"Whew, it’s as cold as the North Pole. Which way is the wind blowing?”
And as he said that, Mr Banks popped his head out of the window and looked down the Lane to Admiral Boom’s house at the corner. ....
“Ha!” said Mr Banks, drawing in his head very quickly. “Admiral’s telescope says East Wind. I thought as much. There is frost in my bones. I shall wear two overcoats.” - Travers, (1934). Mary Poppins, chapter 1.
I've never forgotten that bit in the book whereby the cold, harsh, violent East Wind brings the other-worldly Mary to the children. Well before I read The Lord of the Rings
, I learned from P. L. Travers that the British find their East Wind cold and somewhat magical. And why not? It comes from Siberia - and it comes rarely, as the usual wind in Britain is from the West, carrying the warmth of the Gulf Stream into its northern latitude.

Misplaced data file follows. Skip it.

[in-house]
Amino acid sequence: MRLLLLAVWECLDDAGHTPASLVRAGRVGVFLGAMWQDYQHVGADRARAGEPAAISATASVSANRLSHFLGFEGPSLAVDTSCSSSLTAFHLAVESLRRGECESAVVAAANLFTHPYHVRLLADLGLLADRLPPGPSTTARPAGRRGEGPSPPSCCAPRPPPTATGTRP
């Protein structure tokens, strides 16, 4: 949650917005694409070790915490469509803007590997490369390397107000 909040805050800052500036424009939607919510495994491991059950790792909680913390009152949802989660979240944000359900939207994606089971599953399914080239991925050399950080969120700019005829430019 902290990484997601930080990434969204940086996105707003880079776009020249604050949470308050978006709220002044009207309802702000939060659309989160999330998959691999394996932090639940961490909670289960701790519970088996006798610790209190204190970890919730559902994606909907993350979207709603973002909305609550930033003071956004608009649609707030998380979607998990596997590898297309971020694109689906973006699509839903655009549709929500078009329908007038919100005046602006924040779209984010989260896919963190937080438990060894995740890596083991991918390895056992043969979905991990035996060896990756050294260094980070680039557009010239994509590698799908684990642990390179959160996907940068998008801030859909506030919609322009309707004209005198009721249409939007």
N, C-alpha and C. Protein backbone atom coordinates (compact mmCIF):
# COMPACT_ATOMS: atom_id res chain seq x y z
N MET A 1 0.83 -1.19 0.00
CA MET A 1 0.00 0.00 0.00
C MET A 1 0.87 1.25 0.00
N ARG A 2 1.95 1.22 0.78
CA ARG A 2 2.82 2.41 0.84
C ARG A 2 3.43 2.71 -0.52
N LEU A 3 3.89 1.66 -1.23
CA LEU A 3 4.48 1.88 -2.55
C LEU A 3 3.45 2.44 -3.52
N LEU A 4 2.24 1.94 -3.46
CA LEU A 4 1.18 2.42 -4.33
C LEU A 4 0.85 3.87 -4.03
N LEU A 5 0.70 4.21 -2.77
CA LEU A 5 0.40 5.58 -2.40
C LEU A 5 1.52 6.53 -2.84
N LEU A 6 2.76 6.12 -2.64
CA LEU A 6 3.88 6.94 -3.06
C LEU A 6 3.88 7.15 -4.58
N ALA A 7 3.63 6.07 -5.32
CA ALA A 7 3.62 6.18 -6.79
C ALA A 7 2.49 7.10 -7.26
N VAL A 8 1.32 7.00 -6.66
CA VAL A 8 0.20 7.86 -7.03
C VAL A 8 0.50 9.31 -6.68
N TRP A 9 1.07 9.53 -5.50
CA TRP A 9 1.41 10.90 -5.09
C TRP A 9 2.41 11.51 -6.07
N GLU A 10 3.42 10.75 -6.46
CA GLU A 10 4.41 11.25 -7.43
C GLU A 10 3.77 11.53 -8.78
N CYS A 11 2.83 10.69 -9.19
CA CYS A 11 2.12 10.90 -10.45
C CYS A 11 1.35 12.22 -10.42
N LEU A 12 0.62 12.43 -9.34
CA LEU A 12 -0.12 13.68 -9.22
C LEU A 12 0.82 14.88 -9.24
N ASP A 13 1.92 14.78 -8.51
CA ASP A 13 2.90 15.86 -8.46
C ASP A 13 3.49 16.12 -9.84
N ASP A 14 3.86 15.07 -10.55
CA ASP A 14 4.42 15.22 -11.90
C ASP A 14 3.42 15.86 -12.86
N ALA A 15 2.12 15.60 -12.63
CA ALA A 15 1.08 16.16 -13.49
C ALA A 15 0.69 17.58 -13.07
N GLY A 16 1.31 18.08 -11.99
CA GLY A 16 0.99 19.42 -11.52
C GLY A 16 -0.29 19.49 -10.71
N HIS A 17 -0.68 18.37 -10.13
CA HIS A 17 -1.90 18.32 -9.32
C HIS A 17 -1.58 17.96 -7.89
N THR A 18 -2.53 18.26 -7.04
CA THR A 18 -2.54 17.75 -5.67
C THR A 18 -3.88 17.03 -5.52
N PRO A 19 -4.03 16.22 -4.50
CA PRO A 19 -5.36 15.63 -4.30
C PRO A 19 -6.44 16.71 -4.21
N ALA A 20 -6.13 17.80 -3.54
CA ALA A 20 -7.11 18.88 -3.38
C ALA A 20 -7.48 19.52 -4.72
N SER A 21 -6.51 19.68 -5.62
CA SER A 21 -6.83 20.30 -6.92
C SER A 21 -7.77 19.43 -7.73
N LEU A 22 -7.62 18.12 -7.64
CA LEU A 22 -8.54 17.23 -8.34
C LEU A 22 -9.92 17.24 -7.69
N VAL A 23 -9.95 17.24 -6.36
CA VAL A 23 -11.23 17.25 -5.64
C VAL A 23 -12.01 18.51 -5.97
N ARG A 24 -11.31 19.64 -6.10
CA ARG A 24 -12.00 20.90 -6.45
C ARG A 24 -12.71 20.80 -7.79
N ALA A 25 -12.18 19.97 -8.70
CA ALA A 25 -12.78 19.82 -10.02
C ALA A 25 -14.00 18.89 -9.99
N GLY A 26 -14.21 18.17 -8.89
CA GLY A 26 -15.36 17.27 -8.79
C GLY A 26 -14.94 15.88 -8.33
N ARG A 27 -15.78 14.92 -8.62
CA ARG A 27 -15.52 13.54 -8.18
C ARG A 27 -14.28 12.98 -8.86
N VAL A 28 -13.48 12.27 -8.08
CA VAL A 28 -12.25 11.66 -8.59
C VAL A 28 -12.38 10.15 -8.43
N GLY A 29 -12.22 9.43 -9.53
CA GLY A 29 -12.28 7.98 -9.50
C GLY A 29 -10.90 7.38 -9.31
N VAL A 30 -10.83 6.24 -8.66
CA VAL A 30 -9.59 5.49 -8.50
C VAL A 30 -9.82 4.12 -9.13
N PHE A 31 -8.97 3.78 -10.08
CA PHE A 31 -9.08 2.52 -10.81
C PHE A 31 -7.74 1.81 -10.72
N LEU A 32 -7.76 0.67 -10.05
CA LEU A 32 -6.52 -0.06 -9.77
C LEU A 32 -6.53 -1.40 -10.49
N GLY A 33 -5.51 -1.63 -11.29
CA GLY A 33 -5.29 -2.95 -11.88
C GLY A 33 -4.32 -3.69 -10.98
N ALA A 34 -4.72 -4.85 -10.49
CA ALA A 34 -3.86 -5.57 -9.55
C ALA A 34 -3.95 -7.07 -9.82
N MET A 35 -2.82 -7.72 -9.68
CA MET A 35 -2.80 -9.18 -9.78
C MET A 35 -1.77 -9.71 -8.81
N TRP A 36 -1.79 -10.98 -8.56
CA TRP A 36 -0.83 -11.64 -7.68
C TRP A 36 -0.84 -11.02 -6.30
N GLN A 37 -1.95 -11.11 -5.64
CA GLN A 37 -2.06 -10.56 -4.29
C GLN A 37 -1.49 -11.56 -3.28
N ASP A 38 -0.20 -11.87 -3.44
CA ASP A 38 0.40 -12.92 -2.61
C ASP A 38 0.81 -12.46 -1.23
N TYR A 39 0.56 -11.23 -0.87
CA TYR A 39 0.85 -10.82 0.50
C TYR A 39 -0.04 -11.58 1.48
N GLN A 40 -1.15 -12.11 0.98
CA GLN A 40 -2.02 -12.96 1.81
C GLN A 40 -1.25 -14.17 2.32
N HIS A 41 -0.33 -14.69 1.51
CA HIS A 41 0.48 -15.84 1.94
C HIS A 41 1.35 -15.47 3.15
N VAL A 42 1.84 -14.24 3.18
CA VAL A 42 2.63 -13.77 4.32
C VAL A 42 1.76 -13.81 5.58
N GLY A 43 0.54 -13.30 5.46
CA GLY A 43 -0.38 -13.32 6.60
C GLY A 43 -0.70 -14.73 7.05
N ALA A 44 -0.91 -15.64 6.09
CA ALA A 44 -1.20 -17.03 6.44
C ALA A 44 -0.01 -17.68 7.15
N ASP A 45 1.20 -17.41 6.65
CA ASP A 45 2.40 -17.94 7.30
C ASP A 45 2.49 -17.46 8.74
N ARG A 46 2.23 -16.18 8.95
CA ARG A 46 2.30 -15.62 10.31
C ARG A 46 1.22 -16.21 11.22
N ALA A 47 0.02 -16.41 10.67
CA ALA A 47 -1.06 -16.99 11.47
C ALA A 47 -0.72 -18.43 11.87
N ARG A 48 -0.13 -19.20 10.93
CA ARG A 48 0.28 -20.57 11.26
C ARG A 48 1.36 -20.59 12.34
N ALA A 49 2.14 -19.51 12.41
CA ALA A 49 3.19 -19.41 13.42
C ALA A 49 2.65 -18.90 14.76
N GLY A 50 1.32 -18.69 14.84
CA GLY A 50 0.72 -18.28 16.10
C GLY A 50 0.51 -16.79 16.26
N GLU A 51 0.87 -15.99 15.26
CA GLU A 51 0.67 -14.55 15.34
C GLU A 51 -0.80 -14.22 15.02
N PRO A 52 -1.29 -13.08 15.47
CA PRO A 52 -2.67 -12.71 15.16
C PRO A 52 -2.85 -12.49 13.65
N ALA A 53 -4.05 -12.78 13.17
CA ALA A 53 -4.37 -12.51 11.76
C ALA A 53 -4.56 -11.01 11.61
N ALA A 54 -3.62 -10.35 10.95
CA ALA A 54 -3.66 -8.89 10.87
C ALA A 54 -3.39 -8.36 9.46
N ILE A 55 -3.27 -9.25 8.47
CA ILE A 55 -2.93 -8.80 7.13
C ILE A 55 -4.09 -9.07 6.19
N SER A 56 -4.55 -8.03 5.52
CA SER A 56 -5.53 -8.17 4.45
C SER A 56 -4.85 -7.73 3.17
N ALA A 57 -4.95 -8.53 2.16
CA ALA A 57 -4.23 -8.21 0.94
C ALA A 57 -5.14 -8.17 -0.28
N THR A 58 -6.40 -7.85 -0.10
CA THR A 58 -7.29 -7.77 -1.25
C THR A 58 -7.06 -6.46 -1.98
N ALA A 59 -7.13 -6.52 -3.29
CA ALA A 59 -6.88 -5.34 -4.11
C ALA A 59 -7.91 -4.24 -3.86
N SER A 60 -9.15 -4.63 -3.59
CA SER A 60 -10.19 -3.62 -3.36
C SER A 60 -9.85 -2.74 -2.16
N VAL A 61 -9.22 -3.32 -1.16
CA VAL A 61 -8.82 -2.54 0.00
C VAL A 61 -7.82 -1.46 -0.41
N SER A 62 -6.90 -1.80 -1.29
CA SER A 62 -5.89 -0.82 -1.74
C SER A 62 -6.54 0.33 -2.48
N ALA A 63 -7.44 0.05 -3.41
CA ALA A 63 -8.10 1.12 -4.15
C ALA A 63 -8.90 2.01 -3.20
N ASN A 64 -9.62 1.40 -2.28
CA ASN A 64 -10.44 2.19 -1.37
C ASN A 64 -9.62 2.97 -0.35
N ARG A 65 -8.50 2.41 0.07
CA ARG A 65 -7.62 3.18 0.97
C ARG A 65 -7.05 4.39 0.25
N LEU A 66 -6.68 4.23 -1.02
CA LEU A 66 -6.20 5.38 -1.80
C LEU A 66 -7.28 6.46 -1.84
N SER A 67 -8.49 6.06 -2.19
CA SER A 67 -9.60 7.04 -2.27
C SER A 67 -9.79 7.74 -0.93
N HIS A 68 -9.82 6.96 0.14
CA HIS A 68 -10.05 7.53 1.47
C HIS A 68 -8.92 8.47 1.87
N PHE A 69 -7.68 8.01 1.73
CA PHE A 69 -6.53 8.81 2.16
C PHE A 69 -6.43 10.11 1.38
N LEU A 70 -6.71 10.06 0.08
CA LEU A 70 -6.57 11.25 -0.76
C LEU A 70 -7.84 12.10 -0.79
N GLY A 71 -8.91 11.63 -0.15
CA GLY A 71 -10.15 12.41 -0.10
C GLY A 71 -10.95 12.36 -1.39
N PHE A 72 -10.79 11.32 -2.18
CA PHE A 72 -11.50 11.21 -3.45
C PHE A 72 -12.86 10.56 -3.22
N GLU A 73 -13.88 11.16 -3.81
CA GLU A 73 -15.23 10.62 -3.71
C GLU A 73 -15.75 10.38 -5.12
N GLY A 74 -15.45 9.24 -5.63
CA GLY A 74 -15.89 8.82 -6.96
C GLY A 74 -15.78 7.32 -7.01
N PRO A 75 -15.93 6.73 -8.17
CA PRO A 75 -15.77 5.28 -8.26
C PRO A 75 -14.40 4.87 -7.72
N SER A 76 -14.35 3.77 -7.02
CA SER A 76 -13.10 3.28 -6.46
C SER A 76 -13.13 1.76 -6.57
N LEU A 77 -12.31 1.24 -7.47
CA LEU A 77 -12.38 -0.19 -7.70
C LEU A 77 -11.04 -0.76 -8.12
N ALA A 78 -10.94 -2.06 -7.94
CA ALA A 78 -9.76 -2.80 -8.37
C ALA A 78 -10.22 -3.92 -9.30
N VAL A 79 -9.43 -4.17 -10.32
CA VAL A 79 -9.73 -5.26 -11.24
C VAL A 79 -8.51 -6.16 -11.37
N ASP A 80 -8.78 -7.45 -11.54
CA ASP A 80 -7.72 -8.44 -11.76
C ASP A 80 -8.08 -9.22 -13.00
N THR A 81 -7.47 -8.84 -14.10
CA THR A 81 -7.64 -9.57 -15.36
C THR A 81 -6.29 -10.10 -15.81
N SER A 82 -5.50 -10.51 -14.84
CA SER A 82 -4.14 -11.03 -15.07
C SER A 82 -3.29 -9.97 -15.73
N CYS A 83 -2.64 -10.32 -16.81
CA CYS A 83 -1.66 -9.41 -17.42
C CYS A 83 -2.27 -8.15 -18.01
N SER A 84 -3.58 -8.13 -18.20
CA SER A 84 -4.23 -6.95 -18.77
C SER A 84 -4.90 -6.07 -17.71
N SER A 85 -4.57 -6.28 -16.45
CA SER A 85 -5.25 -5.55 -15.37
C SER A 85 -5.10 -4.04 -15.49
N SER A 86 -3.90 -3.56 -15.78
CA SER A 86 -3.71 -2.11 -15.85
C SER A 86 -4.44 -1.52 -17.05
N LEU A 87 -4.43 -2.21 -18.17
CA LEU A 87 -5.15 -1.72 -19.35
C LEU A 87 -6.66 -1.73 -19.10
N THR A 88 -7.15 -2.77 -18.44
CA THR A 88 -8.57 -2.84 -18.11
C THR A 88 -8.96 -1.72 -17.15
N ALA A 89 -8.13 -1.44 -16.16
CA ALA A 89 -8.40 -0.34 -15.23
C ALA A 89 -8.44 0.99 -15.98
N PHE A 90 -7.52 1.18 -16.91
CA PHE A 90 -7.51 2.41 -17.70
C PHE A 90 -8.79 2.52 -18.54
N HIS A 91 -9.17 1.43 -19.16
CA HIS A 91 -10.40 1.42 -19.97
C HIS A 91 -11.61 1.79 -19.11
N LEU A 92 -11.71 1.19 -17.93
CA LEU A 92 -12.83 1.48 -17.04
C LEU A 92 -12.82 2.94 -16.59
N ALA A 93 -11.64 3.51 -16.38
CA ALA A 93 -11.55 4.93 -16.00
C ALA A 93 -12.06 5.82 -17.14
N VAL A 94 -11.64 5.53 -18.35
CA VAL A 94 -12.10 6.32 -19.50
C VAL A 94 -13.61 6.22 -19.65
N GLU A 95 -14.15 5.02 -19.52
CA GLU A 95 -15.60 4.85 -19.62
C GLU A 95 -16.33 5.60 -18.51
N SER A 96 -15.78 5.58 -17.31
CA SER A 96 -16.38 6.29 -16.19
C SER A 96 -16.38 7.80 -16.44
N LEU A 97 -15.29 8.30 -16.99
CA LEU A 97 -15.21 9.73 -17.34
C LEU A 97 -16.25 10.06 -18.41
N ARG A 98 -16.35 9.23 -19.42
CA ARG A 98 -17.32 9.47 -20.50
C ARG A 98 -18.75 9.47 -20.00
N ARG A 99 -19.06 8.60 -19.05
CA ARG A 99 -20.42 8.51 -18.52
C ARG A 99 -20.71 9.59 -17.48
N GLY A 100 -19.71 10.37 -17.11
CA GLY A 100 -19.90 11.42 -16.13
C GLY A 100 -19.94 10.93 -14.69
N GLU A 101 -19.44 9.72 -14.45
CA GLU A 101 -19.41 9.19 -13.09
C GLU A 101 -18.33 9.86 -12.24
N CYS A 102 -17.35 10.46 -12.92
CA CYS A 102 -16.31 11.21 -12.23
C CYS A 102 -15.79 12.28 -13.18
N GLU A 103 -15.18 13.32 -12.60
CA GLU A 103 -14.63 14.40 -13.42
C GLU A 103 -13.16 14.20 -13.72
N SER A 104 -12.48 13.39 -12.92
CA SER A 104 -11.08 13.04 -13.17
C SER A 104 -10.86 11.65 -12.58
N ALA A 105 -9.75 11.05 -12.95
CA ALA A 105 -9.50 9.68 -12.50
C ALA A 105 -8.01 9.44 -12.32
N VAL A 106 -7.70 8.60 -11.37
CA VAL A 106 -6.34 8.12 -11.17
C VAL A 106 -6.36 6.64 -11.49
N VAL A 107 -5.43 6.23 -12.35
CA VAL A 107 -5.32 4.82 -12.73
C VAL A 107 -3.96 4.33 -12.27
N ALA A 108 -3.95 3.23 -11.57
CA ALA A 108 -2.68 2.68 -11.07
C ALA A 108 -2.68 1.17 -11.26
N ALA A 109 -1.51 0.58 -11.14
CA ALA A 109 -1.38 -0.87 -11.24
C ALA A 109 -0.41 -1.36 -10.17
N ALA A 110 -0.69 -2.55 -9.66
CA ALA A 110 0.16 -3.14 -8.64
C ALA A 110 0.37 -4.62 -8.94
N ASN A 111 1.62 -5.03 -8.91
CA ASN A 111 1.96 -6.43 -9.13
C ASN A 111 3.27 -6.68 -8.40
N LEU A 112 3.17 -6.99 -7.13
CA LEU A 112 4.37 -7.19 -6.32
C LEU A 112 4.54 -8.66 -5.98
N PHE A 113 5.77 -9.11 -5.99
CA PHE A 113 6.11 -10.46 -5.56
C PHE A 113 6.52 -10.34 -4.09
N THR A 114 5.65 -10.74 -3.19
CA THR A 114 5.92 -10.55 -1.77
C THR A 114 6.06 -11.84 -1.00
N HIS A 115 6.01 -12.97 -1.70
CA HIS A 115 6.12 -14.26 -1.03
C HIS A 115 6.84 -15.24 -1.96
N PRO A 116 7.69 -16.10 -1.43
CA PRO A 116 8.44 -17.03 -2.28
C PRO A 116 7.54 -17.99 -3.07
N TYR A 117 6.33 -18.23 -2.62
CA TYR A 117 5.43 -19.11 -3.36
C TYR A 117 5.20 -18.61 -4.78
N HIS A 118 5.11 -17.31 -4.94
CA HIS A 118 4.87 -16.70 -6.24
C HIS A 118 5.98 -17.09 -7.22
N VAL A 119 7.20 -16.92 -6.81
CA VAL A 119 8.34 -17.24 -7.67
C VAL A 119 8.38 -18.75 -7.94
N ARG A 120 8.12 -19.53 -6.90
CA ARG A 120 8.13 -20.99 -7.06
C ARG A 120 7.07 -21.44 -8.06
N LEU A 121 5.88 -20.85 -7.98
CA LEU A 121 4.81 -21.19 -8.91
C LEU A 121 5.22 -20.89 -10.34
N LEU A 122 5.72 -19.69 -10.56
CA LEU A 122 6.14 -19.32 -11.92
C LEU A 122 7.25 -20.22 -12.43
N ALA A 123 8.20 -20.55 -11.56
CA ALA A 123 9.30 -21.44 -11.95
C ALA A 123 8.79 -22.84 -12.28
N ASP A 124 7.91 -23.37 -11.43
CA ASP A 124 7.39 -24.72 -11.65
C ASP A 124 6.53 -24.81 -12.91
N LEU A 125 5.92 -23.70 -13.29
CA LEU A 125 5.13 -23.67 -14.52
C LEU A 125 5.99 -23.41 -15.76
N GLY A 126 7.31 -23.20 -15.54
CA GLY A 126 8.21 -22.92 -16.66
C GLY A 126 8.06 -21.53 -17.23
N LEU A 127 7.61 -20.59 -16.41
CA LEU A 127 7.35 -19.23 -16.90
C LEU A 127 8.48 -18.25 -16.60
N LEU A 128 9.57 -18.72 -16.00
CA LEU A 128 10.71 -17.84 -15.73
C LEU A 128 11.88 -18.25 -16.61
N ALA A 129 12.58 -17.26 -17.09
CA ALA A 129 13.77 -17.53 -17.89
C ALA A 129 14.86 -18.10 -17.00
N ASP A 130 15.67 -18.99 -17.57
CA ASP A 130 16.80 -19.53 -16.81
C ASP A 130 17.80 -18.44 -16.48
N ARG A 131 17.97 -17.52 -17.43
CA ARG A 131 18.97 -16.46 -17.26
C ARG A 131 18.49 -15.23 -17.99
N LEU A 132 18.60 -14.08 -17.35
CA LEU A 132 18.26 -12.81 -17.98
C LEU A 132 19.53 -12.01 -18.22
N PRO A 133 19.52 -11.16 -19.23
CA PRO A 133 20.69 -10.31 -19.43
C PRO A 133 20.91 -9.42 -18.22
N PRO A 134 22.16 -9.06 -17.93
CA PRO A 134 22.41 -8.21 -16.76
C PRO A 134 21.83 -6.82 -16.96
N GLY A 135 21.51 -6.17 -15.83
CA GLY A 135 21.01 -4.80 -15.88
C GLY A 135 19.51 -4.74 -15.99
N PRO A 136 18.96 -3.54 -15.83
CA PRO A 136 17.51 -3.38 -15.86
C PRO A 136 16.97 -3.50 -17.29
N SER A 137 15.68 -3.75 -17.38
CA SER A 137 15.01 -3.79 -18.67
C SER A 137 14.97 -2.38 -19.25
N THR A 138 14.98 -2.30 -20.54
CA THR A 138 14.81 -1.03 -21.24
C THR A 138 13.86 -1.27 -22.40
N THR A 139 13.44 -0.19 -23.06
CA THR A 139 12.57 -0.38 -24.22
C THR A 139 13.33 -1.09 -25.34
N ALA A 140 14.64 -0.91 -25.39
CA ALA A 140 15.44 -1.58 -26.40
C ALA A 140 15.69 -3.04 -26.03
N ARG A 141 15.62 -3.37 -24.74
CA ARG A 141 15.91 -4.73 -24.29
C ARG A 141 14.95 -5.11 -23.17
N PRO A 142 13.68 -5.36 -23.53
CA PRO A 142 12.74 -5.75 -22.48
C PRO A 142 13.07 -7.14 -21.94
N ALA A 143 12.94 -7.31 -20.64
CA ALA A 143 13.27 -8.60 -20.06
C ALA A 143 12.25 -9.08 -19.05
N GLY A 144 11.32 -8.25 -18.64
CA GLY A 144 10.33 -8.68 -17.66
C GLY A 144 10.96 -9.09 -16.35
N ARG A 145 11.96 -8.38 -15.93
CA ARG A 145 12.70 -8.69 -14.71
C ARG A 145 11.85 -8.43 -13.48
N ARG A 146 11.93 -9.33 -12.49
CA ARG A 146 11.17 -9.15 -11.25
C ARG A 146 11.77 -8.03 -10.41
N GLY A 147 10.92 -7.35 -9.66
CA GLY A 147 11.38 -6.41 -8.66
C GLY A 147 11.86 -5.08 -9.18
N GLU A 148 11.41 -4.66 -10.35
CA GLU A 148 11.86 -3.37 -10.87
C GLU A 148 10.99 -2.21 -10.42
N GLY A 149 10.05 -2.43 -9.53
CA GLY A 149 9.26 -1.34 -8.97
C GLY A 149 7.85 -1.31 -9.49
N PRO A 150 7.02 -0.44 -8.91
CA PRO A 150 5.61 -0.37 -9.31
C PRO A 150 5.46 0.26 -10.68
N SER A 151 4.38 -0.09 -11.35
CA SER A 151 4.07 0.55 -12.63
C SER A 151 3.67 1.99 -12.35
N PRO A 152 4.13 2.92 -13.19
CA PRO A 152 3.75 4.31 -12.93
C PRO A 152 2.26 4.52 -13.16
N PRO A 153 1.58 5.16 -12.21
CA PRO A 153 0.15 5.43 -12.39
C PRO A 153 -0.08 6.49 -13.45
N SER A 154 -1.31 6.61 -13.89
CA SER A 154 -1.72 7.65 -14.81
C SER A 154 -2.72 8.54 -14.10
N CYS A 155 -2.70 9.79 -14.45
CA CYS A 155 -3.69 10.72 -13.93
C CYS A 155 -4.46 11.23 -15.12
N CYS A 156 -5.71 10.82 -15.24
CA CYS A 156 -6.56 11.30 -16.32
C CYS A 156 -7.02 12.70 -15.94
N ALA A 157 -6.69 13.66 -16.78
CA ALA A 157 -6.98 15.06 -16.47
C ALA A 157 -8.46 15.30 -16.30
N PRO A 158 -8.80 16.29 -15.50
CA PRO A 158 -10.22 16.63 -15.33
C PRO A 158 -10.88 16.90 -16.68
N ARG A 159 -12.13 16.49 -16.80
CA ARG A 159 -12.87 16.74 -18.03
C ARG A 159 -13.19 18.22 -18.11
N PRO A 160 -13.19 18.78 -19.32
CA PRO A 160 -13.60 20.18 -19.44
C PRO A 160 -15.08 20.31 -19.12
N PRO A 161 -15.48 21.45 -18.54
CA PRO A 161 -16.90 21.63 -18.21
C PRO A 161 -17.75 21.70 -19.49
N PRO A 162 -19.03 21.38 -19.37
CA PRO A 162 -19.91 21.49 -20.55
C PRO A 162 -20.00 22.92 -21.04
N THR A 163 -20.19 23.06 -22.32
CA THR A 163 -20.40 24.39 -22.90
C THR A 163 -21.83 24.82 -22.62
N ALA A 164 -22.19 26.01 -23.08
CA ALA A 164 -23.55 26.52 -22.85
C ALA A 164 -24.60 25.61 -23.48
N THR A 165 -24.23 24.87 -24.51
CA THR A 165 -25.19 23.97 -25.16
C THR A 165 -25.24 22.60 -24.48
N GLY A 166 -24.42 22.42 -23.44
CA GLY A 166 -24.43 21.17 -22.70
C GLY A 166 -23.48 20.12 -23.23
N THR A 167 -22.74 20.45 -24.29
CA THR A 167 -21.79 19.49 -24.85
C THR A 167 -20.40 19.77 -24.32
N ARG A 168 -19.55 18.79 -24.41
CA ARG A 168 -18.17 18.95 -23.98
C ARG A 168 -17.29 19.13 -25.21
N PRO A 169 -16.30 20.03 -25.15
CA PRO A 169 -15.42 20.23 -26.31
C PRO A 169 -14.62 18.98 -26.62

For Tolkien all that ties in perfectly with his proto-British mythical geography whereby the West points heavenward and the East points to the opposite, even though the northwest of Middle-earth actually would not have the same weather patterns as his native island.
Of course, in Texas, the Biblical lands, and Japan ('East Wind, Rain' was its coded war warning to its diplomats just before Pearl Harbor) there would be other associations. They are in different parts of the globe, with different arrangements of land and sea, warmth and cold, and prevailing winds.